Last time sailing on seas of cheese to a Primus gig, you might’ve noticed a hot air balloon above the band with video projected onto it. Projections by Primus visualist ‘The Ape’, using a crazy real-time video app called ‘Union’, developed by Jay Smith & Peter Nyboer of Livid Instruments. Jay Smith’d be recognisable to some as the creator of the ‘Viditar’ – a midi based video control unit built into the body of an electric guitar, complete with LCD screen, clip and FX controls, and made for jumping around stage with. As expected then, Union packs in plenty of real-time punch.
Under the Union Bonnet
Complex controls, real-time triggering, advanced automation, sophisticated LIVIDweb.jpg
effects and reasonable frame_rates – how do they manage it? Being built on a bed of jitter objects helps, the video building blocks of the max/msp software shaping environment. Jitter objects are fast, optimised for real-time video modules – which bring power to the Union app, but also should mean Union can evolve rapidly alongside Jitter’s development.
Functions & Features
Union is unique in allowing both quick access to triggering of multiple clips, as well as advanced automation and sophisticated time based controls. Different clips can be quickly played on various midi or computer keys, whilst simultaneously complicated video processing can evolve and unfold or be adjusted as needed. These are a few of the ways it can happen:
First-up Union has a well integrated way of accessing movie folders, which allows easy change between banks of clips, and scanning of thumbnails for quick triggering on keys. Clips can then be routed through to one of two sides of a mixer for combining – with a range of blending modes for mixing in different ways. Each clip either side of the mixer can be finely tuned in relation to it’s speed, direction of playing, position along timeline with easy setting of in and out points for quick loop making on the fly. Scrubbing / scratching and all of these functions can be controlled by keyboard and mouse or by midi – meaning you can control with external knobs and sliders on a midi box.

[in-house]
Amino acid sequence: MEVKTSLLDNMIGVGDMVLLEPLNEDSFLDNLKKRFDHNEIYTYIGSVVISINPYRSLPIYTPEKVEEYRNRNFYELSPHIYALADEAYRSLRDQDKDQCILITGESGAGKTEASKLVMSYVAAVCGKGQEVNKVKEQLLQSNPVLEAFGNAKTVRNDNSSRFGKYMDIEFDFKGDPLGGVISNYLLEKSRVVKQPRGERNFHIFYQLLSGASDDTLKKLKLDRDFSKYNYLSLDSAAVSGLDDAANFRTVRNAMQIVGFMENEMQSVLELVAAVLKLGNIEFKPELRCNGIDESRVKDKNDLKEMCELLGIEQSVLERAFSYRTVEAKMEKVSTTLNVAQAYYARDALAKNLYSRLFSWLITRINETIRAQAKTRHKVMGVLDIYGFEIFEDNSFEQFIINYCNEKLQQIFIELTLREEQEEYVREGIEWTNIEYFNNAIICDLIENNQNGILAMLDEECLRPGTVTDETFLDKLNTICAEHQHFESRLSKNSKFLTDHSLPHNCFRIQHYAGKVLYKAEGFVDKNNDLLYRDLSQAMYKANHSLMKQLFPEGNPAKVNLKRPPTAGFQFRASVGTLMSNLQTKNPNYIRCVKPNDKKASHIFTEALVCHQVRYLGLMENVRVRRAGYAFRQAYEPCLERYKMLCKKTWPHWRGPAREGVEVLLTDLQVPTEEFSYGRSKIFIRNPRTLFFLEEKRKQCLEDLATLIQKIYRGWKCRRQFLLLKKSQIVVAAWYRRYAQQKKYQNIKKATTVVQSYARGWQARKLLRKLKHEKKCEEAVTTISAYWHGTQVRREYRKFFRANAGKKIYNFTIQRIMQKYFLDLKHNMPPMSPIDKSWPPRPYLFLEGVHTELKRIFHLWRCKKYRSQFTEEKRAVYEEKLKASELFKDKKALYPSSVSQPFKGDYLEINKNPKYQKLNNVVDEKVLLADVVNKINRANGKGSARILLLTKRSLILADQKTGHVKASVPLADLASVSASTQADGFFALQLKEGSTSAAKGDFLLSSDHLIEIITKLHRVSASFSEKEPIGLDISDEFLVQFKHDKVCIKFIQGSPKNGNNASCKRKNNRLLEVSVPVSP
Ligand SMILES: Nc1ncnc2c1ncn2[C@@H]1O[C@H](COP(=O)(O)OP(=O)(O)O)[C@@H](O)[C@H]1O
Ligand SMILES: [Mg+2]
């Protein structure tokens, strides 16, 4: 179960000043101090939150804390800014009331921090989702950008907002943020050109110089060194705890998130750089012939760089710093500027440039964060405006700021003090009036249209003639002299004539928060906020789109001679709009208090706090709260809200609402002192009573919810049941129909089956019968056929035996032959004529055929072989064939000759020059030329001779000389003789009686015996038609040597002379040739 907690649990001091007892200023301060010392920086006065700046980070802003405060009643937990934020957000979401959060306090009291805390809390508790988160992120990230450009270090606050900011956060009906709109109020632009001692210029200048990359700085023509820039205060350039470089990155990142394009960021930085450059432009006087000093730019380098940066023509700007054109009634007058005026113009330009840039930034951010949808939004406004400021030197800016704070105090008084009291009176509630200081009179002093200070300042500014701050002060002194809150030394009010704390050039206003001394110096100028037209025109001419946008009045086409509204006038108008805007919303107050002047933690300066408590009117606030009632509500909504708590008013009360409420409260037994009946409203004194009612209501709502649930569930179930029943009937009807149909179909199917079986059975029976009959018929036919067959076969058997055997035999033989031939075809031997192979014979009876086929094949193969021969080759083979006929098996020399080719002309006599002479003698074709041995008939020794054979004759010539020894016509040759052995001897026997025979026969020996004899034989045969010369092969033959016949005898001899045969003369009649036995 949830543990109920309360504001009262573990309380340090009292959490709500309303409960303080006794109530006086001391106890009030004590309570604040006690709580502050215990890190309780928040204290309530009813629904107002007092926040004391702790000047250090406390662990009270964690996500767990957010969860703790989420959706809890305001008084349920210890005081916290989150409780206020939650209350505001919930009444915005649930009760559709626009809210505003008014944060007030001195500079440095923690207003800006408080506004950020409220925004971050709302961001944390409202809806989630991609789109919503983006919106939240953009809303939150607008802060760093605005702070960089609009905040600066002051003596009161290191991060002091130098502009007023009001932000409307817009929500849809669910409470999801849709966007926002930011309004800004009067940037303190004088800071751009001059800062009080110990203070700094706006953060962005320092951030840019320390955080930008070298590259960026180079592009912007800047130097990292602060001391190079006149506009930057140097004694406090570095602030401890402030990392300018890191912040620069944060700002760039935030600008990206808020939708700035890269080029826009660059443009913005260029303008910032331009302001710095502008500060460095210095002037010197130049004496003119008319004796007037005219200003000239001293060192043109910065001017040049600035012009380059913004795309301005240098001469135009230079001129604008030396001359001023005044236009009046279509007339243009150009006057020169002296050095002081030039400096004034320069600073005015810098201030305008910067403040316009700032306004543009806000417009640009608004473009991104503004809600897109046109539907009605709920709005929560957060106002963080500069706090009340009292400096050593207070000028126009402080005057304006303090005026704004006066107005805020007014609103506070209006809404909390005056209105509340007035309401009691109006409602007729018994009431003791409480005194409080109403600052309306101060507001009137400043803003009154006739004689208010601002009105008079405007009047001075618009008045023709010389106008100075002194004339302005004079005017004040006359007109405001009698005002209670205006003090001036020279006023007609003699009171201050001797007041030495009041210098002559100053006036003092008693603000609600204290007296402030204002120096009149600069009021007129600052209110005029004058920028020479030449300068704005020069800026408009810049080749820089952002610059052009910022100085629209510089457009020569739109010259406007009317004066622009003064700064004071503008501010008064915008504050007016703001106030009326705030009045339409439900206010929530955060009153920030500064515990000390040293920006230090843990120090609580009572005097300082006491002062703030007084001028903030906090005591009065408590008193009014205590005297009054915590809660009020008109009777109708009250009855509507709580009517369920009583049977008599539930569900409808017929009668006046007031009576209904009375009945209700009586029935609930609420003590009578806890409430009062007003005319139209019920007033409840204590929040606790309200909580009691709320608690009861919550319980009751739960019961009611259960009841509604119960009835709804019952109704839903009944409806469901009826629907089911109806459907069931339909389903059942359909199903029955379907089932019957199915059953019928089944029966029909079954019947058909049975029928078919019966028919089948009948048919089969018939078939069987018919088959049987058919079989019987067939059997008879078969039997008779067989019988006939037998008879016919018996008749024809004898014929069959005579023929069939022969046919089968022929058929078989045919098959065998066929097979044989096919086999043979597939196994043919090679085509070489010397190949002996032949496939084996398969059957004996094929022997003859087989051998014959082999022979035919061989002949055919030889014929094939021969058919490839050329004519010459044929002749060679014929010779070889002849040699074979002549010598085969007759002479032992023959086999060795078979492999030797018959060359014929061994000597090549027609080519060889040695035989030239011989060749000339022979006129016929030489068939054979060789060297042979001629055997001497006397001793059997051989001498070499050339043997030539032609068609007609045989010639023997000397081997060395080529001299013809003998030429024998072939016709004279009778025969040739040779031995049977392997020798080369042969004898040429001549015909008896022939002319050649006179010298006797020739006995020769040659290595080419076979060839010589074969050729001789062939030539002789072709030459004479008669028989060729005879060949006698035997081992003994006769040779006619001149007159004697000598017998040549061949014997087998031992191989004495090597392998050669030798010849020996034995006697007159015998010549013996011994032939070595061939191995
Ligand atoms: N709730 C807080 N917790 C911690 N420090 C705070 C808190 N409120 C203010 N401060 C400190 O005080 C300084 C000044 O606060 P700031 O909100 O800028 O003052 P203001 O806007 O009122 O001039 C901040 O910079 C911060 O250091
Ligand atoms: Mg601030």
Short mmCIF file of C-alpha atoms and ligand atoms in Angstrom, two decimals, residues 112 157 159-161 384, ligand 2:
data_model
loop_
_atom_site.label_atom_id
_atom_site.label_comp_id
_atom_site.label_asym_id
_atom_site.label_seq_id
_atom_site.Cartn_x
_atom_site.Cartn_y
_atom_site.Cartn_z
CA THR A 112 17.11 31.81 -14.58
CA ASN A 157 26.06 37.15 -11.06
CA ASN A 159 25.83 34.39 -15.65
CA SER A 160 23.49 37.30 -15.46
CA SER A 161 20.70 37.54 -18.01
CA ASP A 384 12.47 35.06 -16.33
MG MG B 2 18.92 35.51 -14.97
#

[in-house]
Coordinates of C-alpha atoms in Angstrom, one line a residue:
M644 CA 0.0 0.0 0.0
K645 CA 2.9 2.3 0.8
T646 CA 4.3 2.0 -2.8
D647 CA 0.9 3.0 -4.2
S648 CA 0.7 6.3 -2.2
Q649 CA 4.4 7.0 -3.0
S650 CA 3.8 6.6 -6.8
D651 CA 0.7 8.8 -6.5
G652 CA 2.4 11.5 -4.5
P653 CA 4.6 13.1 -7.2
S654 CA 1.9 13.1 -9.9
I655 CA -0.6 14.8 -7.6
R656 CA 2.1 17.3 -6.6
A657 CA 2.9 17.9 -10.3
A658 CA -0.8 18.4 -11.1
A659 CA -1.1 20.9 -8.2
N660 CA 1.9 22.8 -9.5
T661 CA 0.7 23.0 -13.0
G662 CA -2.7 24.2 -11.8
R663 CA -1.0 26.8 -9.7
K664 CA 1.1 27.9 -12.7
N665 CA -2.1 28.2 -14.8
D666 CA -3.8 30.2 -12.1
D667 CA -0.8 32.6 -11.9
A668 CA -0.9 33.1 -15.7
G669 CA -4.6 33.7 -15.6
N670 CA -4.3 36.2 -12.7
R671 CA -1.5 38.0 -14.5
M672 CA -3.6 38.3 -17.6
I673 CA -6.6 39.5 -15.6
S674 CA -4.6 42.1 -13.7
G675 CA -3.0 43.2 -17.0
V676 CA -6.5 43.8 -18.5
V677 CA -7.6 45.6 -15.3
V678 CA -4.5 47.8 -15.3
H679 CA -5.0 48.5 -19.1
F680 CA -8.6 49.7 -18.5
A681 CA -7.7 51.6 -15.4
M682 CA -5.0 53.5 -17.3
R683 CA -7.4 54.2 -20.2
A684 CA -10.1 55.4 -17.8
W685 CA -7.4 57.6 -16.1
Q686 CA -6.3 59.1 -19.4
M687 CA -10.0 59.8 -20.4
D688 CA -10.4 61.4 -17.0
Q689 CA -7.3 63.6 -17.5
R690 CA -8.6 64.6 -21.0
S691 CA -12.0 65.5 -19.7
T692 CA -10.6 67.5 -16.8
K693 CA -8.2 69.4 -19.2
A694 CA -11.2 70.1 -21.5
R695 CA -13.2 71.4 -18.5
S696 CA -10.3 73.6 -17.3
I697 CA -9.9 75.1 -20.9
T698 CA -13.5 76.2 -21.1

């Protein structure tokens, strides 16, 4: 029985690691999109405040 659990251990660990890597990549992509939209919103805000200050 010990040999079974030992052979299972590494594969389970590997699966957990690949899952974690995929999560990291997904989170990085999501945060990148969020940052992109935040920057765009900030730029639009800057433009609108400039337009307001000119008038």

The Union FX bank is impressive and responsive, especially say – Meta-image – resizing the overall image into many smaller images which make up the whole and streak-blur which extends images fluidly. It also has a range of resizers, vertical slicers, video-on-3D object controls and considerable colour and image controls. Each effect has various parameters, any of which may be assigned to key or midi controllers, or synch-ed with oscillators which provide a few different ways of smoothly and incrementally adjusting values by themselves.
As well as the oscillators, there is an another auto-function which allows tempo-based ( BPM ) ‘events’ to happen, such as jumping to a random frame within a clip, changing clip or speed of clip. Works well, but is a little clumsy to get to within it’s tabbed interface. Also buried within the tabbed interface are some masking controls, tempo measures, text titling, chroma keying, camera and audio controls & the capacity to synch it up with certain modified turntables – delivering actual terror wrist ‘scratch vidi-yo-yo-yo’.
Live Camera Input & Audio Analysis
Aye, point a camera at something, or play a tape through it – and Union can treat that as a mixing source against a bank of clips from your hard drive. This also includes a range of useful camera input refinements. The audio analysis can be tuned to detect certain frequencies and then provide ‘event triggers’ whenever these are heard – so a bass drum might be used to change clip position or speed, or to another clip. In future releases it is expected this will include triggering of FX as well.
Mac G4 400Mhz OS X 256 MB of RAM – though real-time video with UNION would surely be kinda taxing on such a machine. PC version available “in the future”. US$249
Union’s unique combination of quick sample based triggering and complex automated processes makes it a very powerful and flexible real-time video processor. Has plenty of depth though, so it’d take time to get to know it’s ways, and customise it to really make it a useful live video tool. Some of it’s functions are a bit hard to easily access, although apparently this is eased much when using a midi device. Similarly the interface has a few bottlenecks, which are being ironed out during fairly regular upgrades. If looking to mash video, then definitely worth a test drive, get your demo keys here : .